According to the testimony of Officer Hackert, Gary was on his stomach, and the ropes were used to tie his wrists and legs together in a "hog-tie formation." According to Hackert, Gary's arrest was a difficult and tense one.
Alfred Tinsley, a commercial account clerk for Commonwealth Edison and neighborhood resident, testified for the defense. When he arrived on the scene, he observed an argument taking place between Gary Lyda and Greg Freeman concerning some money that Greg owed Gary. Tinsley estimated that there were 11 police cars at the scene. The police put Gary into a chokehold. Gary tried to move away. The officers grabbed him and threw him down on the ground into a puddle of water. They handcuffed his hands behind his back and were "standing in the middle of his back." They then grabbed him by the handcuffs, picked him up, and carried him to the police car. Gary kept yelling, "What are you arresting me for?" The police replied, "Shut the [obscenity] up. We'll think of the charge later, but now get in the damn car." They threw him head first into the backseat of the car. Tinsley heard Gary's head hit the other side of the car. Gary then yelled and began to kick the door of the squad car. The police ran to the car and pulled Gary out by the feet. Gary's face and chest hit the concrete street; he could not break his fall since his hands were tied behind him. Tinsley then heard Chris yelling, "Why did you do that? You didn't have to do that." The police then got some rope, pulled Gary's cuffs up into a "chicken wing position," bringing his feet up to the cuffs, and they "bowed" him. He was yelling at the time and was in considerable pain. They put a second set of cuffs on him. Blood began to run down Gary's wrists. Then they started "hog-tying" him with the rope.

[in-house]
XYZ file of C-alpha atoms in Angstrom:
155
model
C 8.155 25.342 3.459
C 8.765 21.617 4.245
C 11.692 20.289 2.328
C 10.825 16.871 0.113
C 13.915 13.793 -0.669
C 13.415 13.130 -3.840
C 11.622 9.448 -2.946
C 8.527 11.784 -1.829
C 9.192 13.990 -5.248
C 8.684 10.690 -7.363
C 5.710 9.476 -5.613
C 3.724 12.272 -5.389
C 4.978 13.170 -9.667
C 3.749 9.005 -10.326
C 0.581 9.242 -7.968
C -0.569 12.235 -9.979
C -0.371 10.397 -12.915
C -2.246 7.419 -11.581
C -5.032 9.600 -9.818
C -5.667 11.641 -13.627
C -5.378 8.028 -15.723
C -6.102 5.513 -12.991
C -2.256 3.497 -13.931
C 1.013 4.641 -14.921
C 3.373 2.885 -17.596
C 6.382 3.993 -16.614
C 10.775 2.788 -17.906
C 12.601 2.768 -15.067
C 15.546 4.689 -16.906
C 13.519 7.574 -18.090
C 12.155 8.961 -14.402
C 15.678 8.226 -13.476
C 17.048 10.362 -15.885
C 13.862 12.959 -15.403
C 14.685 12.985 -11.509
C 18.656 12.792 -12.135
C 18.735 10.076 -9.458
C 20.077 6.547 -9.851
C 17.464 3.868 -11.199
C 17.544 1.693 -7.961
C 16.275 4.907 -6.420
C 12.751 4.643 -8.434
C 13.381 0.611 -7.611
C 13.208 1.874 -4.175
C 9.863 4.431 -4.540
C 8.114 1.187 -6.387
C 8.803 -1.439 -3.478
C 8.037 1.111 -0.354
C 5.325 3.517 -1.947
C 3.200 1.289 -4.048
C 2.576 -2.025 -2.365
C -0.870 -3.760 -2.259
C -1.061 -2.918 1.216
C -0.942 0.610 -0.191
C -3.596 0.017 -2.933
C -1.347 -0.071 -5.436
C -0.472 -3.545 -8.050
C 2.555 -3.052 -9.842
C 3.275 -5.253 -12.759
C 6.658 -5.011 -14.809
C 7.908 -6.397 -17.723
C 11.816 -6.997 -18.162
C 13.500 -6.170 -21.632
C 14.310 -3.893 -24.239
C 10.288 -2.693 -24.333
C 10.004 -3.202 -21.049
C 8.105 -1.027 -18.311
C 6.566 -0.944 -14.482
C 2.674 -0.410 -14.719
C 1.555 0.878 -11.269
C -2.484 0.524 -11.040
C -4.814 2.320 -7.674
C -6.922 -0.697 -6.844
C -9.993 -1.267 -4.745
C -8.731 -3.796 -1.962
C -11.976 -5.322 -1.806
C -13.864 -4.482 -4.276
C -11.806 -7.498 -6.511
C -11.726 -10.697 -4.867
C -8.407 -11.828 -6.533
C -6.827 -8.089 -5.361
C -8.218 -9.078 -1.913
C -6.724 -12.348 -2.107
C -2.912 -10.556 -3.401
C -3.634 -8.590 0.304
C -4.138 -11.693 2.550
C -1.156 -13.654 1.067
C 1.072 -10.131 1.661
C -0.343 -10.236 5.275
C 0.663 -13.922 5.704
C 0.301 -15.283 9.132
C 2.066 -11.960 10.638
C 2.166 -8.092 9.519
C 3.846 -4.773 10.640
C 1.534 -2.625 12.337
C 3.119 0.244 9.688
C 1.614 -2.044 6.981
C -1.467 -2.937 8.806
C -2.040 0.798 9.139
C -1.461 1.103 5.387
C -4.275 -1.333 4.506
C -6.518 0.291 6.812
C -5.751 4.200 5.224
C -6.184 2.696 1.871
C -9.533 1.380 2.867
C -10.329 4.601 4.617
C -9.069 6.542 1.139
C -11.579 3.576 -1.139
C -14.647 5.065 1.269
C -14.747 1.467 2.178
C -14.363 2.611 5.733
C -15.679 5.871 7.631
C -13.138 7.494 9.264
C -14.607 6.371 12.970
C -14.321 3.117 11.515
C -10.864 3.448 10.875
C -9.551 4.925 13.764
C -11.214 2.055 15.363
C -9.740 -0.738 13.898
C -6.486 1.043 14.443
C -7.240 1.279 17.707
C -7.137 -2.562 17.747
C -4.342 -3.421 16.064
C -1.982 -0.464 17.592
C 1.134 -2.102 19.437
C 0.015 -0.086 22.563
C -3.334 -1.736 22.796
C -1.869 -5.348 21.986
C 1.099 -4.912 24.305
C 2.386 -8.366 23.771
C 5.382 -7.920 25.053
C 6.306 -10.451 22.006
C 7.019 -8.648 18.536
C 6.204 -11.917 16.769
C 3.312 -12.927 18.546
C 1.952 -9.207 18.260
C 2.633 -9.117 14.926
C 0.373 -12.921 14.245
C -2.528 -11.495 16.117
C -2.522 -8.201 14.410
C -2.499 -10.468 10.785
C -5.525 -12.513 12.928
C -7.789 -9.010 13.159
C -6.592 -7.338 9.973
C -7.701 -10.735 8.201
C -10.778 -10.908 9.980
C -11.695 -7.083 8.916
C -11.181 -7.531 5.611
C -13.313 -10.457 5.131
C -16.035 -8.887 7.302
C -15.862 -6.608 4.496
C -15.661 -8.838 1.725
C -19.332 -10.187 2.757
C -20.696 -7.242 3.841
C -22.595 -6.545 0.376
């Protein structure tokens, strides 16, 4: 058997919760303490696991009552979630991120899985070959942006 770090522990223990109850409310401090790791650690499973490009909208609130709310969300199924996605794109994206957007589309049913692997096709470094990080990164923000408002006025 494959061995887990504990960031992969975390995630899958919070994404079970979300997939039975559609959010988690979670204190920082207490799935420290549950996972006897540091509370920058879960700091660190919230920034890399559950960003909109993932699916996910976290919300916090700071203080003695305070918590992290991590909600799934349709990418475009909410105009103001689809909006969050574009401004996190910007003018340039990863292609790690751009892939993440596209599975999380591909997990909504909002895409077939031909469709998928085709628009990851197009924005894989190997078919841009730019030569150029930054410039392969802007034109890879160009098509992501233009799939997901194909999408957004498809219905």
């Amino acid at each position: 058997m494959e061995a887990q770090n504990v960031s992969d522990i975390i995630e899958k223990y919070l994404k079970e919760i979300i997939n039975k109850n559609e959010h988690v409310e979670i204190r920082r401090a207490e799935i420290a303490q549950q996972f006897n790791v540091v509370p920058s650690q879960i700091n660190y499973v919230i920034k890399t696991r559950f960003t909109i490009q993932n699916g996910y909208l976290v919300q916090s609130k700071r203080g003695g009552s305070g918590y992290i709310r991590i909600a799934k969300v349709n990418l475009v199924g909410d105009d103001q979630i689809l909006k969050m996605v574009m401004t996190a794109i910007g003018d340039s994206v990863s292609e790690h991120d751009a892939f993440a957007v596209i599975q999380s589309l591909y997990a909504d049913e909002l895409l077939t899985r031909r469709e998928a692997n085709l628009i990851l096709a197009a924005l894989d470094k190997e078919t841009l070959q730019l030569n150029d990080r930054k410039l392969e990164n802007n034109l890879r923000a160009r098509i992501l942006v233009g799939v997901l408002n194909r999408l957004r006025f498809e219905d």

According to Tinsley, Chris then approached his brother, put his hands on his neck and said "Calm down, man. Don't fight it. There's nothing you can do by it." Gary replied, "It's hurting. It's hurting." Chris asked the police, "Why are you doing this?" He was told, "Shut up and get out of here." Chris yelled, "You shouldn't be doing that to my brother. You're hurting him. You have no reason to do that." At that point, the police threw Chris on the ground and arrested him.
William Simmons, a detective with the Du Page County sheriff's office, testified that he stopped at the scene on his way home. He was talking to Gary when Chris approached to try to calm Gary down. According to Simmons, Chris told Gary to cooperate with the police. Detective Simmons said he did not see Chris interfere with Gary's arrest. Simmons characterized the scene as ...